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Streaming is quickly becoming the standard and preferred method for consuming entertainment content. However, as streaming becomes mainstream, subscription-based companies looking to take advantage of the market come up against some of the same themes of competition that affect business in general. That is, big players are only getting bigger and building their own platforms. Disney and Viacom have already made strides toward this — Disney-owned ESPN launched its Plus subscription package in early 2018 for $5 a month. Streaming pioneers like Netflix and Spotify have turned into industry titans, while Amazon has encroached significantly on the market.
Yet despite all this activity from companies with billion-dollar coffers and the means to create their own content and streaming platforms, a way forward still exists for smaller businesses looking to attract customers and generate revenue from streamed video on-demand content. It’s called aggregated streaming, and it represents a potential alternative to the capital-intensive competition that small-scale subscription services face.
The reality is that startups trying to make inroads in streaming simply don’t have the means to license and/or create content like HBO, YouTube or Hulu can. Highly rated series and cinema blockbusters aren’t cheap to add to streaming offerings, or may not even be options at all, given agreements made among key industries that restrict platform availability.
Whichever route a company choses can be expensive, so finding a cost-effective way to acquiring or generating content that serves an audience’s needs is paramount.
The alternative many businesses are betting on is aggregated streaming. While even Netflix technically aggregates, in that it hosts a variety of content in one location for streaming, streaming aggregators themselves are gaining attention by gathering niche content and channels under one roof for customers looking past the latest network sitcom or docuseries. Instead of playing to the masses, these operations are hyperfocused on providing specific content types (like ’60s pulp horrors or other cult favorites) that audiences demand and can’t get readily get elsewhere.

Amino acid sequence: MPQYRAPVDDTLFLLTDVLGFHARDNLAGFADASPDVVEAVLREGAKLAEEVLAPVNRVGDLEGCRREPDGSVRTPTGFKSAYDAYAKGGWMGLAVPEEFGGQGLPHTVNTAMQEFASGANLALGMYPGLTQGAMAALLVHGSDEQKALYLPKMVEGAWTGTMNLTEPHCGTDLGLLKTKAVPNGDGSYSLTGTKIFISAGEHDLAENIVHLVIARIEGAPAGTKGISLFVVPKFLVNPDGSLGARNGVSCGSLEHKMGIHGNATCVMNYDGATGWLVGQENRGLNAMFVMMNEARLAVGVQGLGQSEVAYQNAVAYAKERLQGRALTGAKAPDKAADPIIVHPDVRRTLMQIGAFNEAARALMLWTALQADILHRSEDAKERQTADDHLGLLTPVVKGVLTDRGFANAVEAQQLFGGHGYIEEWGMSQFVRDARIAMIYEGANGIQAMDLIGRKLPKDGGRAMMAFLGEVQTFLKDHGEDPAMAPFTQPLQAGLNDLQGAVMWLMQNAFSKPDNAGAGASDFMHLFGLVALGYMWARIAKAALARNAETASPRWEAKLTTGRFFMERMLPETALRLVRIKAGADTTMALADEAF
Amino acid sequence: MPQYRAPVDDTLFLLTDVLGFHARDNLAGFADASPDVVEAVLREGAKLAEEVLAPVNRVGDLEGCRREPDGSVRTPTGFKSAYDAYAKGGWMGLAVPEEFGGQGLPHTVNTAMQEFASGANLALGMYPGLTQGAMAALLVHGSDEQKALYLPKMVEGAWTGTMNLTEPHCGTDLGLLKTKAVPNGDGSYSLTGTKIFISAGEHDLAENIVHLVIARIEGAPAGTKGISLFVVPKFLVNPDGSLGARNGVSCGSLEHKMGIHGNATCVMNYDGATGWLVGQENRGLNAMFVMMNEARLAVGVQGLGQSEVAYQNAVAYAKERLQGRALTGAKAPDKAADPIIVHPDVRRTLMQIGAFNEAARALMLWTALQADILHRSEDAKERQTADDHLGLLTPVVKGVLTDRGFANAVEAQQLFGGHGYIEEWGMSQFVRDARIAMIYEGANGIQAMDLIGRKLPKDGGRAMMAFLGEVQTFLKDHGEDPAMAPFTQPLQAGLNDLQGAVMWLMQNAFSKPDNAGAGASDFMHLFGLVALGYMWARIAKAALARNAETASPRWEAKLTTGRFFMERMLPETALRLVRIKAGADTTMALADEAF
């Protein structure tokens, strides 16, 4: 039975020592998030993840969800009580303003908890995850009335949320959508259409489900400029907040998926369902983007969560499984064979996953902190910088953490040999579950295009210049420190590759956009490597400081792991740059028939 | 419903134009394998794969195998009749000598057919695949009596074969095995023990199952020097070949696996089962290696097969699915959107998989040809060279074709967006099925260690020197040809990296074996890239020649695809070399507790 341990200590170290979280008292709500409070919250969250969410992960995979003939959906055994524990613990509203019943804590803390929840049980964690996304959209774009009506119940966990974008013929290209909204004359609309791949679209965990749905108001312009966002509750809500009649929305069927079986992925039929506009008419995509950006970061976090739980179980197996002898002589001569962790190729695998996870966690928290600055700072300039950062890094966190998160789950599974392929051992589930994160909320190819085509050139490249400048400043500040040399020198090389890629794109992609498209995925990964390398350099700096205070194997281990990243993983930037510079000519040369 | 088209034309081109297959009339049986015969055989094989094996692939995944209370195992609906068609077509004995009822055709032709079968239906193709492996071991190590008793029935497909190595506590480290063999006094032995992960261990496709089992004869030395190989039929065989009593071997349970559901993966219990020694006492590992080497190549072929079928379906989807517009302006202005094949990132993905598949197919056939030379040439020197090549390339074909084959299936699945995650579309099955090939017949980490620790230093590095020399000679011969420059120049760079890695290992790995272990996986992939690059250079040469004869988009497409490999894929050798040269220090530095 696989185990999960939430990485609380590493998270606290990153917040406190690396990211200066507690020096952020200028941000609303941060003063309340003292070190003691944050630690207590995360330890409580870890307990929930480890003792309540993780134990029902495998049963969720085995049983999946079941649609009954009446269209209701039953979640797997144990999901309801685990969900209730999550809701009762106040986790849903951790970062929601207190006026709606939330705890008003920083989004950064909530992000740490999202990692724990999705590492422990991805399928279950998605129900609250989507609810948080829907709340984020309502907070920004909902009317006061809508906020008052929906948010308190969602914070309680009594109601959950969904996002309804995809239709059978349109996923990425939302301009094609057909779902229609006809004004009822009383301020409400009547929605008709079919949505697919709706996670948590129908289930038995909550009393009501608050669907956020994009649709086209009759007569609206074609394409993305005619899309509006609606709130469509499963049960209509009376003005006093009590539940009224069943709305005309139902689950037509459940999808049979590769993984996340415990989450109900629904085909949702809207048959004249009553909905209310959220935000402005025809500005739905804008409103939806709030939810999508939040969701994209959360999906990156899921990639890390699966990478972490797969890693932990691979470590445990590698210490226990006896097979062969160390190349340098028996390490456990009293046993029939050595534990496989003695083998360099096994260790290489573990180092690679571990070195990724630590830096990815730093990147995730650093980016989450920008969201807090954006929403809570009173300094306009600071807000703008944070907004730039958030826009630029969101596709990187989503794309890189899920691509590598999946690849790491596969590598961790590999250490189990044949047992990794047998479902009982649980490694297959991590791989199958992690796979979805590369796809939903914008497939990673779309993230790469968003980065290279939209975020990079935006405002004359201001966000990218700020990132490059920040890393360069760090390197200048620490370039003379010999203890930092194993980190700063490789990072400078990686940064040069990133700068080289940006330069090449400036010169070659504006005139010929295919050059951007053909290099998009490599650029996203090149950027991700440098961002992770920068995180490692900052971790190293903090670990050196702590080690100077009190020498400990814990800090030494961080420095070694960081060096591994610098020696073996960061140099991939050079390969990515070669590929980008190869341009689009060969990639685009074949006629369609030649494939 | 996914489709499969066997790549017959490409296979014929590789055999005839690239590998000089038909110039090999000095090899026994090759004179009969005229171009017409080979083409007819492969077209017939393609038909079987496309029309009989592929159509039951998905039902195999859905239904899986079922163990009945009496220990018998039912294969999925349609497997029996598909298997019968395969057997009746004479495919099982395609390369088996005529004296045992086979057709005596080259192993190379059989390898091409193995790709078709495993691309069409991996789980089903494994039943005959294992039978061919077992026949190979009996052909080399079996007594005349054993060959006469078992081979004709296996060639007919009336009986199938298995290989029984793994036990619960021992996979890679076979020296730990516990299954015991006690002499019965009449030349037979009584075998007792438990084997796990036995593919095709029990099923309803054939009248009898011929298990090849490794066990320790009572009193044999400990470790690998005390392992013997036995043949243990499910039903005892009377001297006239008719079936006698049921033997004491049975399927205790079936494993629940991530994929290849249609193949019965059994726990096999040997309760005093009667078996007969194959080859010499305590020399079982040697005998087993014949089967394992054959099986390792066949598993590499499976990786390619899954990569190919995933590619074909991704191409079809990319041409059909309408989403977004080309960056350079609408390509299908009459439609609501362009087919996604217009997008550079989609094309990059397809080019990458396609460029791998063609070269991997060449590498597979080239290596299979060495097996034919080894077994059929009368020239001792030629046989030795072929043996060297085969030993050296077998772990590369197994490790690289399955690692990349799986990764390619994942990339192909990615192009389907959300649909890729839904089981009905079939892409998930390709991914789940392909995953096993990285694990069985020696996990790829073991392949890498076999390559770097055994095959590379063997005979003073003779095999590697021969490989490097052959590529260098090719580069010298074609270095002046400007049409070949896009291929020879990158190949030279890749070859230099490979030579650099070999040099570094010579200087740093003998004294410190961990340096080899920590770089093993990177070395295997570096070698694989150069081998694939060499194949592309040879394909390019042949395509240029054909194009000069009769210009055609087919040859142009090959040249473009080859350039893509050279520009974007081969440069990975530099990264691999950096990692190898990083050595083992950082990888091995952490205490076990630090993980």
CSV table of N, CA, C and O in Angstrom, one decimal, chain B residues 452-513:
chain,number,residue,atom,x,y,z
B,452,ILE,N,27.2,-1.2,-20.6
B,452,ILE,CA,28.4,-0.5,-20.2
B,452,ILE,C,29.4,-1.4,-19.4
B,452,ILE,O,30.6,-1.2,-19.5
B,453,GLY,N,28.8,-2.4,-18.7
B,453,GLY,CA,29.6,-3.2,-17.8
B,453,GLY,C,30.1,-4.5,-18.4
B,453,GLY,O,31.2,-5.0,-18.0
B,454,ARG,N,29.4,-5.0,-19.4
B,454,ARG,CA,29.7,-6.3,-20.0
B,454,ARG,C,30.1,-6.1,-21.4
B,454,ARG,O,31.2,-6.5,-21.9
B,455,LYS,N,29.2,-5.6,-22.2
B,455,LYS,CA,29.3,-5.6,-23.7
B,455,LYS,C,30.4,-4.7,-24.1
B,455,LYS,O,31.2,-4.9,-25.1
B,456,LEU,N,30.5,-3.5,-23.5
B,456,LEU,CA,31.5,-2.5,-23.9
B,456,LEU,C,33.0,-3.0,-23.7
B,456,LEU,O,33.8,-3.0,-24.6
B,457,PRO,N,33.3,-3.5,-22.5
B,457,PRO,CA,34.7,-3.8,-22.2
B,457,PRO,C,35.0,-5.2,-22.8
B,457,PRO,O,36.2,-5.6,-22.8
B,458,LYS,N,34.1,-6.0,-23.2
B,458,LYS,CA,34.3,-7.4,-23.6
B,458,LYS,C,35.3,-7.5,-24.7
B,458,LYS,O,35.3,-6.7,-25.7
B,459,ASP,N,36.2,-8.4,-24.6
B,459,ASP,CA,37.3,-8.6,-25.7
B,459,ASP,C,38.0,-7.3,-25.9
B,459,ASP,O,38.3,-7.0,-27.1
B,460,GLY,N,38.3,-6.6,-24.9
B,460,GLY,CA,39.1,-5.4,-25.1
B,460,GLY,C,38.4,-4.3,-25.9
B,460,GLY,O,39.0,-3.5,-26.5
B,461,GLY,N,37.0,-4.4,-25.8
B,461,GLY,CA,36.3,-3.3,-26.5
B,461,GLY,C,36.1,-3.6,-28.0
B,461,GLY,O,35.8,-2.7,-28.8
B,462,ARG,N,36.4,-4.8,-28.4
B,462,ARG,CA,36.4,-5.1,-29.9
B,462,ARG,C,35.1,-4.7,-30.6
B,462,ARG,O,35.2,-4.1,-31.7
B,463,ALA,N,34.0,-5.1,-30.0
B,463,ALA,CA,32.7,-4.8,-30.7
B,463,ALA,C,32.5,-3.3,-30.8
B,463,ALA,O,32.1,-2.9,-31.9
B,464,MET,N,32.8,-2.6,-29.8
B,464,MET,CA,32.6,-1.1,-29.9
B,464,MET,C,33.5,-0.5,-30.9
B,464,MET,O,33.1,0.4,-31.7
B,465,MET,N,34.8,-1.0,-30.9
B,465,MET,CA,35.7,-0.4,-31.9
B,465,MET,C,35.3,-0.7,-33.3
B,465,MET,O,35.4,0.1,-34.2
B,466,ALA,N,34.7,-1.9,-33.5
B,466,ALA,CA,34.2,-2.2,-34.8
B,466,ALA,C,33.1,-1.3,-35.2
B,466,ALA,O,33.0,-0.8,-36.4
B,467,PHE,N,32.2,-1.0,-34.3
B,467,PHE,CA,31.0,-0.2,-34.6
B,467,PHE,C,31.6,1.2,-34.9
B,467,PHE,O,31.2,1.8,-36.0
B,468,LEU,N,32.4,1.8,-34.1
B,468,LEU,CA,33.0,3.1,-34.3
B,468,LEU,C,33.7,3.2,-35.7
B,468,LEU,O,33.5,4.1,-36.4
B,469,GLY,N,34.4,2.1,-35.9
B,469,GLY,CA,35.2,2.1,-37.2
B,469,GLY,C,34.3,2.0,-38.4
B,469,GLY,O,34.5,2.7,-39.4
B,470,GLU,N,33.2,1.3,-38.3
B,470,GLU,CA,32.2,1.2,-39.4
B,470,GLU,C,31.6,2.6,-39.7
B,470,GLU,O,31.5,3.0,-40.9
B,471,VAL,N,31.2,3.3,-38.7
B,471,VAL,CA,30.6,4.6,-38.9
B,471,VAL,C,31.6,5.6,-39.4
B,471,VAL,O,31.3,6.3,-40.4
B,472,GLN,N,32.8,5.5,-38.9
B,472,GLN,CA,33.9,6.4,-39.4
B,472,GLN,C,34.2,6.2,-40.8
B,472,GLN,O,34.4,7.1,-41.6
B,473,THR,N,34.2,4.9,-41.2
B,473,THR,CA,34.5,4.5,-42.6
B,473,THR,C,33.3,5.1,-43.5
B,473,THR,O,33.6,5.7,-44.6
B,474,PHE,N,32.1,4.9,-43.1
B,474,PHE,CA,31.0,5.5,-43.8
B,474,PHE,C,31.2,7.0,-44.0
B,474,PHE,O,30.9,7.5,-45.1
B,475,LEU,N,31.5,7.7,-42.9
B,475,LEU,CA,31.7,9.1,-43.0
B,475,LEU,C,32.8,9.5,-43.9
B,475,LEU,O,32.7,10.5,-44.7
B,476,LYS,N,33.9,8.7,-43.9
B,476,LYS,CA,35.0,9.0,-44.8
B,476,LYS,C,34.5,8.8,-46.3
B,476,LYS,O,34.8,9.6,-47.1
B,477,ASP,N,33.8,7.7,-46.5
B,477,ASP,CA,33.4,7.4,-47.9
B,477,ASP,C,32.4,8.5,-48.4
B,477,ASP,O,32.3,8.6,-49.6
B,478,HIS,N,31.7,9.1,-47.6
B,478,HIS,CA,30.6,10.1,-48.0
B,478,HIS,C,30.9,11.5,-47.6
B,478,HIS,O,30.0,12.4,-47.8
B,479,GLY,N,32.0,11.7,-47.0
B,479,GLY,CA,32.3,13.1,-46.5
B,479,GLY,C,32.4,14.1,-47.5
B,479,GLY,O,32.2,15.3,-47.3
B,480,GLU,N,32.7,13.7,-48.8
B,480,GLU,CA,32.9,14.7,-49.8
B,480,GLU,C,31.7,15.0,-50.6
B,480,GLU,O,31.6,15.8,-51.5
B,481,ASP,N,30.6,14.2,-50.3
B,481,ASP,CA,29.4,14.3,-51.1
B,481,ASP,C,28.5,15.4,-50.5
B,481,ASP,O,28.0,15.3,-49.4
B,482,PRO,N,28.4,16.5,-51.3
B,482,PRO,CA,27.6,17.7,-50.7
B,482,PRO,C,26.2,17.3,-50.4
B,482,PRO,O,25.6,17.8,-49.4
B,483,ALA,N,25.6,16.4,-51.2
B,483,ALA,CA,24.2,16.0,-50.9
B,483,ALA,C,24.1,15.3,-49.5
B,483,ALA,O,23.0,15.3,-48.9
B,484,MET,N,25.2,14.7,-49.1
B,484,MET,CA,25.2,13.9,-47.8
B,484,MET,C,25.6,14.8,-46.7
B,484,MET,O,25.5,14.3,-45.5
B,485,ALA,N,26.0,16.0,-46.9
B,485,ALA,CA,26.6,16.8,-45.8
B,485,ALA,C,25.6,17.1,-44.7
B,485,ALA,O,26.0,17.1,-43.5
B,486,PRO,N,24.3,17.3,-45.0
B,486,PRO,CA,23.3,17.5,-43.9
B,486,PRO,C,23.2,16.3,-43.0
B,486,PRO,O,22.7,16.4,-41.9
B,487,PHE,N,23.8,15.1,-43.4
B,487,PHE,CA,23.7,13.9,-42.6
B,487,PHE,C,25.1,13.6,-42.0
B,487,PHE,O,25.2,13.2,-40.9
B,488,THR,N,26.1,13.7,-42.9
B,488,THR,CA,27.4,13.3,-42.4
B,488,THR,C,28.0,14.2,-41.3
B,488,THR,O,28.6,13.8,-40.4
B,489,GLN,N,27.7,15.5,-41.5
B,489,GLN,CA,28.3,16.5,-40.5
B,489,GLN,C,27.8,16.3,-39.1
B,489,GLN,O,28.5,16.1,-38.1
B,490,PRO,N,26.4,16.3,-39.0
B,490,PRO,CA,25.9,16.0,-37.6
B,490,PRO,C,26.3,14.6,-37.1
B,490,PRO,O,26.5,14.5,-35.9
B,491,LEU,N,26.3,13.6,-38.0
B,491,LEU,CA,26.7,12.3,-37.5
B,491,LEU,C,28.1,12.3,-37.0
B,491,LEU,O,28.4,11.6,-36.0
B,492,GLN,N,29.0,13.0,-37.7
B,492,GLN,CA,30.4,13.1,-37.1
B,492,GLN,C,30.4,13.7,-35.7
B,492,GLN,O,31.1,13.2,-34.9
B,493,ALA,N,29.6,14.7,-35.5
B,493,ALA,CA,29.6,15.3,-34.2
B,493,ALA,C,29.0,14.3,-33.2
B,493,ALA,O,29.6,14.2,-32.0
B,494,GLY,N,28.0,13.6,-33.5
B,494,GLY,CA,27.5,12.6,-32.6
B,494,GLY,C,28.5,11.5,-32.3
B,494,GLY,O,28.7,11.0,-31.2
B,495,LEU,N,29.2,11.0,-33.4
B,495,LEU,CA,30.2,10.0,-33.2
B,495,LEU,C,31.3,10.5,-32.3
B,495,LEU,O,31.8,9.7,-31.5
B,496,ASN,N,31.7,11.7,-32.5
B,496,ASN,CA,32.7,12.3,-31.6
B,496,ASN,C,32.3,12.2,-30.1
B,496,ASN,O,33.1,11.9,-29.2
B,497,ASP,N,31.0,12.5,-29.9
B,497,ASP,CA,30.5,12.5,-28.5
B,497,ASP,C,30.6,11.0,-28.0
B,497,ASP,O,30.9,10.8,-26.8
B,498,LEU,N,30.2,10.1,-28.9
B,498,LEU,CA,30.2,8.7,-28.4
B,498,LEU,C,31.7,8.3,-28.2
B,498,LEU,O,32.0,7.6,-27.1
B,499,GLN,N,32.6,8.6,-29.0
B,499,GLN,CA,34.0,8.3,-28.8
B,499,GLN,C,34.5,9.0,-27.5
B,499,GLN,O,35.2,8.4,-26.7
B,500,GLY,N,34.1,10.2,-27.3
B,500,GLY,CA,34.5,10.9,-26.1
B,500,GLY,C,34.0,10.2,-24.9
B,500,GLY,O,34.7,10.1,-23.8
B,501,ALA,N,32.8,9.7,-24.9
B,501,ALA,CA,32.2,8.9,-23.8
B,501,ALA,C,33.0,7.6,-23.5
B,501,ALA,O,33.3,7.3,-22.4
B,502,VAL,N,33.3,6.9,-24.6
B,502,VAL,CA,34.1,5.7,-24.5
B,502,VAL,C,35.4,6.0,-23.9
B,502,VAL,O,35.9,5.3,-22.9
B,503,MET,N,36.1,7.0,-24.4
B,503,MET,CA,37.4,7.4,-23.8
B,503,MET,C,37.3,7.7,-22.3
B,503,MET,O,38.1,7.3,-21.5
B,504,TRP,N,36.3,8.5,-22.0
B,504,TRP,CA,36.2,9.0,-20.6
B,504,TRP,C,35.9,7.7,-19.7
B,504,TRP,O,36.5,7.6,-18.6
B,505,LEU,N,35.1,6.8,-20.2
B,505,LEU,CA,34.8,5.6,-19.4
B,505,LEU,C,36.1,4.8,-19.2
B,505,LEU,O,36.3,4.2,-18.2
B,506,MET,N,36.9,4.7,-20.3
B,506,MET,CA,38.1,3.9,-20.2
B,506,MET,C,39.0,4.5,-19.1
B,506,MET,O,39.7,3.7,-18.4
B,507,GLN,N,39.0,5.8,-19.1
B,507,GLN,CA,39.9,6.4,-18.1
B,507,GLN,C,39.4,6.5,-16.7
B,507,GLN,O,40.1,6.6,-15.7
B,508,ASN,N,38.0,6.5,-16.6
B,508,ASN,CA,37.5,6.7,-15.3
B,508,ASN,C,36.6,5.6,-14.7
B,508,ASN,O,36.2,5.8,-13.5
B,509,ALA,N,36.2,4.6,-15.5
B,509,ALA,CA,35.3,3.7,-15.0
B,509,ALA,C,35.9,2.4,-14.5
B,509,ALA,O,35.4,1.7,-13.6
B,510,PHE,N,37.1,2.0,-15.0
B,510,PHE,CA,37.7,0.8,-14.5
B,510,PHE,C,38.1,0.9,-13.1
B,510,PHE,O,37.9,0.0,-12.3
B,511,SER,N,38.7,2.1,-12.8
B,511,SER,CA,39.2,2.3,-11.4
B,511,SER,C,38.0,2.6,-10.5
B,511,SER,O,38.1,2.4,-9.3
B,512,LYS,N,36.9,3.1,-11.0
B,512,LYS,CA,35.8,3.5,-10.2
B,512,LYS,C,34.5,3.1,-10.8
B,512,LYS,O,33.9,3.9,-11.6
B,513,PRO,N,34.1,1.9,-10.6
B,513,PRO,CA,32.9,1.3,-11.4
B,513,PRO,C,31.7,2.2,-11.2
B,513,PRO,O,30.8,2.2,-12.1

Aggregated streaming is sometimes confused with services that trawl existing streaming platforms for content and reviews as third-party to then display to online users interested in finding out where an exclusive series might be available. It’s sort of like TV Guide for streaming.
However, an example of the aggregated streaming approach is VRV. A subscription service for streaming video on-demand, VRV has a curated library of content channels and content creators for dedicated fanbases to take advantage of. With affiliated names like CrunchyRoll, RoosterTeeth and Nerdist, as well as internet cartoons, classic anime (Cowboy Bebop and Dragonball Z) and cult movies, VRV takes a focused angle at appealing to the personal tastes of customers with shows that fly below the radar or are internet culture favorites.
According to FierceCable, VRV is available on Amazon Fire TV, Android TV, Playstation 4, Xbox One, Chromecast and on the web, and so far, it’s aggregated streaming approach has worked. FierceCable reported VRV, started in October 2016, has 1.5 million active monthly users.
Another aggregated streaming company making a name is Tubi TV, which has similar high-profile exposure, as the service is available on Playstation 4, Samsung and Sony smart TVs, Roku, iOS and Apple TV. Tubi has a library of over 7,000 titles covering studio feature films to independent films. It’s all part of Tubi’s plan to amass content and personalize the user experience, rather than sink money into production that might never really hit with audiences.
“… [P]roducing original content financially and creatively [is] risky, and as a result there’s a lot of subpar content that viewers reject,” Farhad Massoudi, CEO and founder of Tubi, told Found Remote. “That’s not our objective. Instead, we’re growing what is already the largest library in free streaming, and using our Content Personalization Engine to get viewers relevant content.”
While streaming aggregation is an enticing opportunity, businesses need to be sure they know how they’re going to monetize their platform and streaming content. Tight margins, lack of user engagement and content appeal, or unfamiliarity with subscription services could all hamper efforts to monetize.
Companies that want to succeed will need to take note of a few key points to make streaming aggregation work:
As the Subscription People, we understand the challenges streaming aggregators face, and how they need a competent subscription billing platform to monetize. Vindicia has years of experience and the necessary Subscription Intelligence – including millions of data points – that can help inform best practices for streaming aggregators.
With a comprehensive subscription billing solution that allows customers to focus on all stages of the customer lifecycle, Vindicia enables companies to succeed in a growing market. Contact us today to learn more about our products and services and how we can help your business.